What’s causing the inexcusable increase in homelessness in 21st century England? Why are families having to bring up children in homeless hostels and other temporary accommodation? Why are we seeing increasing numbers of rough sleepers in our towns and cities?
Today, a cross-party committee of MPs has set out very clearly that the principal cause is the cost and availability of housing.
The DCLG Select Committee, in its first inquiry into homelessness for 10 years, has published a report that is timely, comprehensive and sensible. It concludes that our shortage of social housing means that, for many people, the only way to escape homelessness is to find a private rental.
‘However, for many the financial barriers and instability of tenancies are too great.’
The Committee’s report is clear that since 2010, significant reform of the welfare system has reduced the level of support for low income households and those at risk of homelessness, increasing pressure on levels of homelessness. Households are more at risk of homelessness and local authorities are less able to use private rentals to prevent or relieve the loss of a home.
We wholeheartedly support the Committee’s recommendation that local housing allowance levels should be reviewed so that they more closely reflect market rates. As our shocking analysis shows, by 2020 the four year freeze in LHA means that families in four-fifths of the country could see a gap between the support they need to pay their rent and the maximum support they can get.
The report also acknowledges that insecure private tenancies are the main generator of homelessness, recommending that landlords should be encouraged to offer longer tenancies. It stops short of suggesting what form this encouragement might take. Landlords can already use longer tenancies, but minimal fixed terms with regular renewals provide opportunities for agents to charge extra fees or increase rents.
This must end. A rented home must provide more stability than six months or a year, especially for those who are just keeping their heads above water and at risk of homelessness. Those in the business of letting out homes should be required to let on stable rental contracts of at least five years if families unable to afford to buy are to have any chance of stability.
Finally, the Committee highlights how people with nowhere else to turn are poorly served by local housing authorities, with applications for homelessness support discouraged, people made to feel at fault for their own homelessness, and advice and guidance often meaningless and ineffectual. The Committee asks the Government to consider a new legal duty on councils to provide meaningful support to single homeless people who can prove a local connection.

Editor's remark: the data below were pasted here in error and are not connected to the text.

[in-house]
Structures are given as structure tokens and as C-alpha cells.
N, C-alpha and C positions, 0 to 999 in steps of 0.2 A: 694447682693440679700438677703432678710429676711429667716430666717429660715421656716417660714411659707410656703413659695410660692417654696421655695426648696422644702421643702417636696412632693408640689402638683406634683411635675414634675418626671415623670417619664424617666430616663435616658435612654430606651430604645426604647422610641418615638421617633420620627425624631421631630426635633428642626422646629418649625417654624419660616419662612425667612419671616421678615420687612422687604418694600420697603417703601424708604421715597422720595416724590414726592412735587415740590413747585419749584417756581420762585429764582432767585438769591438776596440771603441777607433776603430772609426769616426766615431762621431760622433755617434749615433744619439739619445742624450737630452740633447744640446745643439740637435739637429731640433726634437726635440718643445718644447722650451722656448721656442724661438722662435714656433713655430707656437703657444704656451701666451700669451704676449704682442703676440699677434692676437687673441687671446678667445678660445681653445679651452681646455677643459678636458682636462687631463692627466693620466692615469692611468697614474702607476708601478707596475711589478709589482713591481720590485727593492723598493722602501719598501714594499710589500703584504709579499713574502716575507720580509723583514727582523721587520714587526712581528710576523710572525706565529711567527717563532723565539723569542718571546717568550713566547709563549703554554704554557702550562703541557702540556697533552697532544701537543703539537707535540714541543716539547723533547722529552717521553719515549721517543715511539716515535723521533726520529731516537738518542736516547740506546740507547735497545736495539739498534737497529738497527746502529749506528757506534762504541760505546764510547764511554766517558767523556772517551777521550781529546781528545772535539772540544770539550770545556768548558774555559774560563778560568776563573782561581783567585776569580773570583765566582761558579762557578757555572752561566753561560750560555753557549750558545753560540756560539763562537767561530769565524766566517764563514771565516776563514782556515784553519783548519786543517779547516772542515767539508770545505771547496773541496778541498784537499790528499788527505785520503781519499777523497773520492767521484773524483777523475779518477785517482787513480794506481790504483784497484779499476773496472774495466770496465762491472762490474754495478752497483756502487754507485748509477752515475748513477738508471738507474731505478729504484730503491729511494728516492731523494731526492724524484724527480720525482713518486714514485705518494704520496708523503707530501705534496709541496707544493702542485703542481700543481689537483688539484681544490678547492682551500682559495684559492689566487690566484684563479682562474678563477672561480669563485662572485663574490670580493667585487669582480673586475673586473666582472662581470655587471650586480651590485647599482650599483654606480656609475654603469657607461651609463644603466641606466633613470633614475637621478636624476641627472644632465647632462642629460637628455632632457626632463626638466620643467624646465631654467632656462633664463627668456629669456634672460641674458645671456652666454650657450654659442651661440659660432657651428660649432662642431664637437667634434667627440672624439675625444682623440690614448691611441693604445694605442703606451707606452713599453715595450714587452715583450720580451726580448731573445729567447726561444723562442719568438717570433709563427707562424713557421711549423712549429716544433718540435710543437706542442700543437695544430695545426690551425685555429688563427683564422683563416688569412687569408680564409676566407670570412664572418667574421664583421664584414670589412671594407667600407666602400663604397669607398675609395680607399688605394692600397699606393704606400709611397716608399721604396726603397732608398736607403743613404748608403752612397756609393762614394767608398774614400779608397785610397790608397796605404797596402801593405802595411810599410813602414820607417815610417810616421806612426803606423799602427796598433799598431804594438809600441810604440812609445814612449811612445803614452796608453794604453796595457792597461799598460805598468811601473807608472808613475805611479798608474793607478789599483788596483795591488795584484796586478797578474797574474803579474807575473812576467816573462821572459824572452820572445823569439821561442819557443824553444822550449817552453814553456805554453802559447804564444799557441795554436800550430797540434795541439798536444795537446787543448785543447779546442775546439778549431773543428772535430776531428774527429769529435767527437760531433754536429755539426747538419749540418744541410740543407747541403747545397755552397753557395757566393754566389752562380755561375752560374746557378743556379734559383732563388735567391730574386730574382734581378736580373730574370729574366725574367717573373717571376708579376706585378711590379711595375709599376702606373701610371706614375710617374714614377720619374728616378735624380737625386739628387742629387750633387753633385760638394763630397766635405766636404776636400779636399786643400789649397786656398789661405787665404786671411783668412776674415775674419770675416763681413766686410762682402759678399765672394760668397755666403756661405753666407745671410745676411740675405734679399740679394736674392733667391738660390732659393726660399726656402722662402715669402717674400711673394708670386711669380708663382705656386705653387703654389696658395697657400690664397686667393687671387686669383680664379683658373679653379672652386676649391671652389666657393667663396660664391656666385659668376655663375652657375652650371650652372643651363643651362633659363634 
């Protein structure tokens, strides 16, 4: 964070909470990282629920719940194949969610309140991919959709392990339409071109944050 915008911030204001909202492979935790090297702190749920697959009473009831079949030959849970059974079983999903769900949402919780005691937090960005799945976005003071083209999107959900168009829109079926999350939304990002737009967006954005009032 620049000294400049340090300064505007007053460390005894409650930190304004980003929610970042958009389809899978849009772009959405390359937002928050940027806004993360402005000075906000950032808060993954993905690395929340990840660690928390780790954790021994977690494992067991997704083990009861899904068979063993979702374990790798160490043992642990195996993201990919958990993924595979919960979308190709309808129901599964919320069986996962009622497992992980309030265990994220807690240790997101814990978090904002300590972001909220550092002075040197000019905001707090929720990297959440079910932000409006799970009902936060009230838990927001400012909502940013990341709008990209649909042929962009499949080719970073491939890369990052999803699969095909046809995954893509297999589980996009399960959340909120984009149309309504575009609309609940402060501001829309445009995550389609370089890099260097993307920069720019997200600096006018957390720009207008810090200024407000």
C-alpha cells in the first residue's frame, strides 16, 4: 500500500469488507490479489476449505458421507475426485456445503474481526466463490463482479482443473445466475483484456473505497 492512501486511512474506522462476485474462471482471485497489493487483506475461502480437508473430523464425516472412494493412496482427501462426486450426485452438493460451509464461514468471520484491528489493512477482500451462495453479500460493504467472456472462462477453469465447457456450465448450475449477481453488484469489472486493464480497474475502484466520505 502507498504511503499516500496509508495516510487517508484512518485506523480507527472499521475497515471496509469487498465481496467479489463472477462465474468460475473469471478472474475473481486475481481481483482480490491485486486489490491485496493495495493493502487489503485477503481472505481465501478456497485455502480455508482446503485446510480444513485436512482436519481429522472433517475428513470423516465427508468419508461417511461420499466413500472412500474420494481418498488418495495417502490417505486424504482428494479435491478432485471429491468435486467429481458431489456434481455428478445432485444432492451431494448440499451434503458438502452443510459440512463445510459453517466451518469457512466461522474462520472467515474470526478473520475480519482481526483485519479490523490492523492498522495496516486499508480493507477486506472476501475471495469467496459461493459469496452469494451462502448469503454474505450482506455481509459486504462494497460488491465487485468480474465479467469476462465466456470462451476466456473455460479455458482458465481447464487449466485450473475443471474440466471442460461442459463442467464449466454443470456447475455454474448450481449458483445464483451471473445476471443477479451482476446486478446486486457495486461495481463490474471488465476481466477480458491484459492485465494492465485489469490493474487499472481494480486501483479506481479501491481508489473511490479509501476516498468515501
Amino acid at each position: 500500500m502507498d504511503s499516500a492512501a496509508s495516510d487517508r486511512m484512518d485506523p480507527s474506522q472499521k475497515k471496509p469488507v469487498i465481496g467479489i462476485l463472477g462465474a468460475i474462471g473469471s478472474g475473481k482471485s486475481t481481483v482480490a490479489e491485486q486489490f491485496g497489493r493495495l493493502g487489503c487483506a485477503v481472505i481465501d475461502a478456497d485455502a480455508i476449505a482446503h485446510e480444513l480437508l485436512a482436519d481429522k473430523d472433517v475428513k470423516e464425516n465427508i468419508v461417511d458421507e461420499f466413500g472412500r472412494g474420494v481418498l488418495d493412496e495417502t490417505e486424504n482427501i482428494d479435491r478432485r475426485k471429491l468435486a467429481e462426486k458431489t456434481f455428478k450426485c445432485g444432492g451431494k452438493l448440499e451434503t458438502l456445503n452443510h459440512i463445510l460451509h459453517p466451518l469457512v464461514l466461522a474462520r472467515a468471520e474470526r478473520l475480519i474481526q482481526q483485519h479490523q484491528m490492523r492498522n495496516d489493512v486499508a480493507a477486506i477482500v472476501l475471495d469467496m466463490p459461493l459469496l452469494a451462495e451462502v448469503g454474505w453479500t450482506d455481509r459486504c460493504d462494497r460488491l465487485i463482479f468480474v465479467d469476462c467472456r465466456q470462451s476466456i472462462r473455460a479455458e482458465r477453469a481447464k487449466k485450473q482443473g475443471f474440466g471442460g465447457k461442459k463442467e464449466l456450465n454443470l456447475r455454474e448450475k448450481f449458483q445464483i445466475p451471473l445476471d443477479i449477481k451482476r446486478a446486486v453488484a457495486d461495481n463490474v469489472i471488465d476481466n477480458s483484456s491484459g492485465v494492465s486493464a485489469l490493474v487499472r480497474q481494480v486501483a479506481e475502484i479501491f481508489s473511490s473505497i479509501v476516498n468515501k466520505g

There is no doubt that people will, tonight, sleep on our streets because they have no entitlement to be rehoused by local authorities. A change in the law is undeniably one way to address this. But we know that it must be backed up by cultural change and adequate funding.
Shelter advisers regularly help families with young children and visibly pregnant women who are also turned away – or frustrated in their attempts to apply for assistance – even though councils are already duty-bound to rehouse them. Even when accommodation is offered, it often amounts to very insecure, expensive and poor quality temporary accommodation because a more settled home simply cannot be found.
The fact of the matter is that improved legal rights and council practice cannot, on their own, end homelessness, which is why it’s so welcome that the report puts structural pressures front and centre. Councils in areas where housing is unaffordable and insecure already face a huge challenge accommodating 50,000 odd families a year. Their hard work to provide solutions to prevent homelessness should be acknowledged. But they need homes to offer people.
If we’re really serious about ending homelessness, we need to provide the stable and affordable homes that our country is crying out for. This is the way to prevent homelessness ever occurring in the first place, saving councils the expense of supporting people at crisis-point and ensuring children have a good start in life.
We’re encouraged by the increased priority both Parliament and the Government is placing on tackling homelessness. But this must be seen in the context of broader housing policy. We understand the emphasis on promoting homes to buy, but, as the Committee acknowledges, not all people are in a position to afford them. Government must provide solutions for people on lower incomes to avoid high rents and insecurity threatening homelessness.
We now need a focus on retaining and building affordable and stable family homes for those who can barely afford a private rent, let alone a mortgage.